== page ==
How much time do doctors spend providing care to each child in the ED? A time and motion study.
The total time per patient doctors spend providing care in emergency departments (EDs) has implications for the development of evidence-based ED staffing models. We sought to measure the total time taken by doctors to assess and manage individual paediatric patients presenting to two EDs in the Western Cape, South Africa and to compare these averages to the estimated benchmarks used regionally to calculate ED staffing allocations.We conducted a cross-sectional, observational study applying time and motion methodology, using convenience sampling. Data were collected over a 5-week period from 11 December 2015 to 18 January 2016 at Khayelitsha District Hospital Emergency Centre and Tygerberg Hospital Paediatric Emergency and Ambulatory Unit. We assessed total doctor time for each patient stratified by acuity level using the South African Triage Scale.Care was observed for a total of 100 patients. Median age was 21 months (IQR 8-55). Median total doctor time per patient (95% CI) was 31 (22 to 38), 39 (31 to 63), 48 (32 to 63) and 96 (66 to 122) min for triage categories green, yellow, orange and red, respectively. Median timing was significantly higher than the estimated local benchmark for the lowest acuity ‘green’ triage category (31 min (22 to 38) vs 15 min; p=0.001) and the highest acuity ‘red’ category (96 min (66 to 122) vs 50 min; p=0.002).Doctor time per patient increased with increasing acuity of triage category and exceeded estimated benchmarks for the highest and lowest acuities. The distinctive methodology can easily be extended to other settings and populations.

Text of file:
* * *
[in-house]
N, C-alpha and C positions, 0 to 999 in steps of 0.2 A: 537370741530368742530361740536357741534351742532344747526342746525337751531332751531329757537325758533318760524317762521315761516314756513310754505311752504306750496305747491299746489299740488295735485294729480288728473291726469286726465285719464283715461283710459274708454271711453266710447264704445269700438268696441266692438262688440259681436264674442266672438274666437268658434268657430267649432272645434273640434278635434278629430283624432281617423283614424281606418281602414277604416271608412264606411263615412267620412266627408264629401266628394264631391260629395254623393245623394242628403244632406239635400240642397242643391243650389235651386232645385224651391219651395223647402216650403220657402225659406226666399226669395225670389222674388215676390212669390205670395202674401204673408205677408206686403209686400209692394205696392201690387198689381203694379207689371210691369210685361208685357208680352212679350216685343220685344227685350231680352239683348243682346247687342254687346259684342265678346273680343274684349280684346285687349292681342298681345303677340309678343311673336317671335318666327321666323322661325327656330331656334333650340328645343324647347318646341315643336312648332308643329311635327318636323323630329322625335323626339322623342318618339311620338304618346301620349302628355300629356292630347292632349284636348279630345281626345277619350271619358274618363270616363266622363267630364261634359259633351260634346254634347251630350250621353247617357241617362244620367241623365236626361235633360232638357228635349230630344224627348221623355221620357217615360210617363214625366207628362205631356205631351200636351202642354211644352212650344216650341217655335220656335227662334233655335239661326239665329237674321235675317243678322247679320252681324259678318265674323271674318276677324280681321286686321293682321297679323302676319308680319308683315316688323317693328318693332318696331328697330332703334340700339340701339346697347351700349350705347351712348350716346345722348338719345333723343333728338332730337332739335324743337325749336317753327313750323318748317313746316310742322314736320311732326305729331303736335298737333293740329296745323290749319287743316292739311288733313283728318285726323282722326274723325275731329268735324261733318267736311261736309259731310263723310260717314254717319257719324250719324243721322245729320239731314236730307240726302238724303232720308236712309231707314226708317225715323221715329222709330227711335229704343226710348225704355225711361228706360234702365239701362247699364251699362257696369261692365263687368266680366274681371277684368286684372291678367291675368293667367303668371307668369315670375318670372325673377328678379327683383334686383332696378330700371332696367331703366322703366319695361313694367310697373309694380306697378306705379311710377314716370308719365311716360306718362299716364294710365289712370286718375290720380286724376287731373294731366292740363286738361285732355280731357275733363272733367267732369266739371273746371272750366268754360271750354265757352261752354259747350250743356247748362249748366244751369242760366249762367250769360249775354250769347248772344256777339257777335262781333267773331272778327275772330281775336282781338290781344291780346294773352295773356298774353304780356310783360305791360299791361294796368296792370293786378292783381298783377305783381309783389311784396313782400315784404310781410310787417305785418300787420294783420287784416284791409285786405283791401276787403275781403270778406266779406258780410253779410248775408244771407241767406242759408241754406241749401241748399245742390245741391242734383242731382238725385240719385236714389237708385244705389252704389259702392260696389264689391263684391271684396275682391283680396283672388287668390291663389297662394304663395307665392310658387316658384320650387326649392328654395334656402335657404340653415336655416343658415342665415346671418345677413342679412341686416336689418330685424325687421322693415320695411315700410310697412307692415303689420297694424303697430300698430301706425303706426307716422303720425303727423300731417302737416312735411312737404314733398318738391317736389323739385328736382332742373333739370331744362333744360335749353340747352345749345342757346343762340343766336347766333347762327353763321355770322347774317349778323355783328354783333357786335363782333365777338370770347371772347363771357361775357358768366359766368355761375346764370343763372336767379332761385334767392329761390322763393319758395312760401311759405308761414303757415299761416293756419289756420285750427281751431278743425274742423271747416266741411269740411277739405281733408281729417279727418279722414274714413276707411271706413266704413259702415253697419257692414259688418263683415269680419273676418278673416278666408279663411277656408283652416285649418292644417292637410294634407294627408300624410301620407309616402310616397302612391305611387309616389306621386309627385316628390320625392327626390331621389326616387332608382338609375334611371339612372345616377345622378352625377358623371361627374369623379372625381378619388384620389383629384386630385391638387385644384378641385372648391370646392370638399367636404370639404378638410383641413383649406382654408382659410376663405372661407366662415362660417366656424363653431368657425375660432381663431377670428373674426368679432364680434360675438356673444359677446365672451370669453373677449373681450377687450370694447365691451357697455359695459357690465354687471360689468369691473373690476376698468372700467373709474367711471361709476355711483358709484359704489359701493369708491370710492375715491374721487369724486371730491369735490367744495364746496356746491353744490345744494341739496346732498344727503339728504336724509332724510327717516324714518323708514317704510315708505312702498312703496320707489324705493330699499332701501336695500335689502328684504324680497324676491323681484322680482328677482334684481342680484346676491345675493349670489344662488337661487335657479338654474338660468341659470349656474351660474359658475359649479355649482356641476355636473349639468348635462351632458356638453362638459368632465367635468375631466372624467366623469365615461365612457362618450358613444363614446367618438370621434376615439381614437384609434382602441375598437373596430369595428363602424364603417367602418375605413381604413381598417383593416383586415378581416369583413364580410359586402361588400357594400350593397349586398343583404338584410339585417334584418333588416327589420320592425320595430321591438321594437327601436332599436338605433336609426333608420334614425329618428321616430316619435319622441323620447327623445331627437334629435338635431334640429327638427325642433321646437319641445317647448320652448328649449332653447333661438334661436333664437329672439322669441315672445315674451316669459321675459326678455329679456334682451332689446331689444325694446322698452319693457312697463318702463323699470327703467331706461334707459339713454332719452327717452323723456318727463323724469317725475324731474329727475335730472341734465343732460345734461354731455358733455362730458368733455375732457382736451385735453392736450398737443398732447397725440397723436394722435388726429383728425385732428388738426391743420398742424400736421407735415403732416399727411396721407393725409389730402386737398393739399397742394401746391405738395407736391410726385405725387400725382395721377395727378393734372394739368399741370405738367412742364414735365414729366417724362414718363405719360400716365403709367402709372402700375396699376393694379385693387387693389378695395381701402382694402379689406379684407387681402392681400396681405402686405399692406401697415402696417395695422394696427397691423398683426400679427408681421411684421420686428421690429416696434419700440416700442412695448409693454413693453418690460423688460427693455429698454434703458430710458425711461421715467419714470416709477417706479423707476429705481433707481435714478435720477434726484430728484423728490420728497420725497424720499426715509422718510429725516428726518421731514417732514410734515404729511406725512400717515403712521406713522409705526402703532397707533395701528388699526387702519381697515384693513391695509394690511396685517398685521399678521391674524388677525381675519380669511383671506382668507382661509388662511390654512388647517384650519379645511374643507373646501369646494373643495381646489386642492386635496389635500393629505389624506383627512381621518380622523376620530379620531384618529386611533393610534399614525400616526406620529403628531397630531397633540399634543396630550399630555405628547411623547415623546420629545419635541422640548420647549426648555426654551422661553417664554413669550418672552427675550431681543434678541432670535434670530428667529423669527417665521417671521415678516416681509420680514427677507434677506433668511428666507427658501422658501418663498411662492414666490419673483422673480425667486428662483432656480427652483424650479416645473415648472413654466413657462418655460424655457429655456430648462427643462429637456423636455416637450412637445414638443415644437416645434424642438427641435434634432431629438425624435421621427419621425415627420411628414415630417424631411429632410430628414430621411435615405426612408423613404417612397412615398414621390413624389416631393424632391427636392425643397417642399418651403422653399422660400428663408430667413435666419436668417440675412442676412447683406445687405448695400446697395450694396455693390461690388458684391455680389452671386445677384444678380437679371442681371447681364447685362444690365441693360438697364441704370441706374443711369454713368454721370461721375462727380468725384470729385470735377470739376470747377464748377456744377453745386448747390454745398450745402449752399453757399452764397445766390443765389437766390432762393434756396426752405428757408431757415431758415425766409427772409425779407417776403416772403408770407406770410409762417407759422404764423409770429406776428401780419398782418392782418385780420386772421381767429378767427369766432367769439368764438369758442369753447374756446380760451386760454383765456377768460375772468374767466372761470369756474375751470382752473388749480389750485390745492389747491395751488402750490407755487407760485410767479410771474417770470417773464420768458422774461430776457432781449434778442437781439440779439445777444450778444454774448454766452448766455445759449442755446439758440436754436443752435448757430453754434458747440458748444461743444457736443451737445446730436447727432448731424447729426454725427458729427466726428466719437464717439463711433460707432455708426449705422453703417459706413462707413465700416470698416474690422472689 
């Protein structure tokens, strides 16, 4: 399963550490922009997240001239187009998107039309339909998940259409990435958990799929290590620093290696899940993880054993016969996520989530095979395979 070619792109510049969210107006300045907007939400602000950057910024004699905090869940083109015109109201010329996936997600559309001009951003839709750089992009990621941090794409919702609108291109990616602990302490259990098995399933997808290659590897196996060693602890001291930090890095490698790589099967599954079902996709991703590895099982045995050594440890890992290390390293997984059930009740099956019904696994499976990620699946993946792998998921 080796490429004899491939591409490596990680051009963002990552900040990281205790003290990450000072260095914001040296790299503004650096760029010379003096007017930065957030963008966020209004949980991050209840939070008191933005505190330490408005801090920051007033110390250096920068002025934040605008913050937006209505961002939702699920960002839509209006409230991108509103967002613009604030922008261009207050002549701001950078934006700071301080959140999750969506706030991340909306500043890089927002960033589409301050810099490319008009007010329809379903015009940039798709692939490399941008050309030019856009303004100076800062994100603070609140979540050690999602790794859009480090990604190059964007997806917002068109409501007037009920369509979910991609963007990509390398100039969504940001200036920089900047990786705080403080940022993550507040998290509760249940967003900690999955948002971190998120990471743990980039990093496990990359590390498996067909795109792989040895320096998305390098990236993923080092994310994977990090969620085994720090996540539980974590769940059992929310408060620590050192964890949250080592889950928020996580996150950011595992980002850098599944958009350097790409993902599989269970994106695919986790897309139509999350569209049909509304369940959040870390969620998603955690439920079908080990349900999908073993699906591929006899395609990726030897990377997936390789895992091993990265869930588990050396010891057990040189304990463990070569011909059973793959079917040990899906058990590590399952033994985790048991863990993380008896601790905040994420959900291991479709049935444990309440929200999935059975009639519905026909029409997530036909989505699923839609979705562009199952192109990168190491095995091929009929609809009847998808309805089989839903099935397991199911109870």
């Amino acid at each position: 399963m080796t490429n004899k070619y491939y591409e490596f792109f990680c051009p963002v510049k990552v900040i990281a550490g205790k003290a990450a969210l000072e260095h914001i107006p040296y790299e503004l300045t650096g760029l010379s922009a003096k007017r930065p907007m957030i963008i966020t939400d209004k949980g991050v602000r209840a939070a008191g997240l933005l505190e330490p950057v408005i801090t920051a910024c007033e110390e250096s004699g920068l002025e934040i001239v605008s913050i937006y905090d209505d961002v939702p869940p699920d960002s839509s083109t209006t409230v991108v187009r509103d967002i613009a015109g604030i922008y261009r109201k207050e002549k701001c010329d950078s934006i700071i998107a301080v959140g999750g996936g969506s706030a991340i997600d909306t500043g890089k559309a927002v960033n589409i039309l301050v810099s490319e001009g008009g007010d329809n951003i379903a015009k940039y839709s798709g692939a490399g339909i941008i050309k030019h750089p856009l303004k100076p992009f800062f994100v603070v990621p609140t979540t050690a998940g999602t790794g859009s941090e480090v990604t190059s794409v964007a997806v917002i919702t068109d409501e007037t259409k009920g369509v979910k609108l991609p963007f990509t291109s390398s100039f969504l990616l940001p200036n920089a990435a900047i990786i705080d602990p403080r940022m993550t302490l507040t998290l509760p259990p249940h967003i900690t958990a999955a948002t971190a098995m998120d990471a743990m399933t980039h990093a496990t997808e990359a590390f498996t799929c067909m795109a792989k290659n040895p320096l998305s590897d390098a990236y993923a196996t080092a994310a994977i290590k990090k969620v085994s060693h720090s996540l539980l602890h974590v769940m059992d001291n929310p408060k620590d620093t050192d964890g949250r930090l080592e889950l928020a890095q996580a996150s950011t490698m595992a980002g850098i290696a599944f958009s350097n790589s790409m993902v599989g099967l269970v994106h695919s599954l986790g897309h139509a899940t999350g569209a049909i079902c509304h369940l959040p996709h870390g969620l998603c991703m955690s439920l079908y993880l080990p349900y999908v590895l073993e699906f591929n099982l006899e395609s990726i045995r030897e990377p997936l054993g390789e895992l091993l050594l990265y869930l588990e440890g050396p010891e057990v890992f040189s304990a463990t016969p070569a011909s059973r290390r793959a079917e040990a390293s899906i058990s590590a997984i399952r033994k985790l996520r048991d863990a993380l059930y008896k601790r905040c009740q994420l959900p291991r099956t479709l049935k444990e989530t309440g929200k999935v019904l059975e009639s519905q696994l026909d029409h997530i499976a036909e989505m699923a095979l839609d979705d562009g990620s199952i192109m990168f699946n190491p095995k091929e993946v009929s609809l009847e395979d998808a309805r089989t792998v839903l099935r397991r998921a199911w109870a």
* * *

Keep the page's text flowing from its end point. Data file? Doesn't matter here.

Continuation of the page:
Authors: Robert Stellman, Andrew Redfern, Sa’ad Lahri, Tonya Esterhuizen, Baljit Cheema